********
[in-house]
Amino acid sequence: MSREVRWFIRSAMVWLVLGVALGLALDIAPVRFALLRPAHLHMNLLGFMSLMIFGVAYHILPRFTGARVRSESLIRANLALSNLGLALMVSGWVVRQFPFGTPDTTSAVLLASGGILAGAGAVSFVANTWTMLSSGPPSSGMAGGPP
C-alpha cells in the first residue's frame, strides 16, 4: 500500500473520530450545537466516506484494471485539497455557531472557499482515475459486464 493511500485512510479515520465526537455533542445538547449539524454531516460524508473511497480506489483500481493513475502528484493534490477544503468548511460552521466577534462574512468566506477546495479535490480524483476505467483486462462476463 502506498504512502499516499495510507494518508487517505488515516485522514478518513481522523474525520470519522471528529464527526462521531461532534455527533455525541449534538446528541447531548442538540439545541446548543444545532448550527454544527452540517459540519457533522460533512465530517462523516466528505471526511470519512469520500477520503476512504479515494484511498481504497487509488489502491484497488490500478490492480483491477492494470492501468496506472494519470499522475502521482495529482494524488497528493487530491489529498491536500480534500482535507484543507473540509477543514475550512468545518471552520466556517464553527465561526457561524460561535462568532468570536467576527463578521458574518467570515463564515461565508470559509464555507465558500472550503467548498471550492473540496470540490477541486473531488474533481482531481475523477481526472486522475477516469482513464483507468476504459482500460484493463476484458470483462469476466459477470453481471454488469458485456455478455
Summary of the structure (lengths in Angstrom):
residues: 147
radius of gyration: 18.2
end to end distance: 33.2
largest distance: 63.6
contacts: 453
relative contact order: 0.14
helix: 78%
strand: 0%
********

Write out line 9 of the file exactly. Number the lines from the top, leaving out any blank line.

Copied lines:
contacts: 453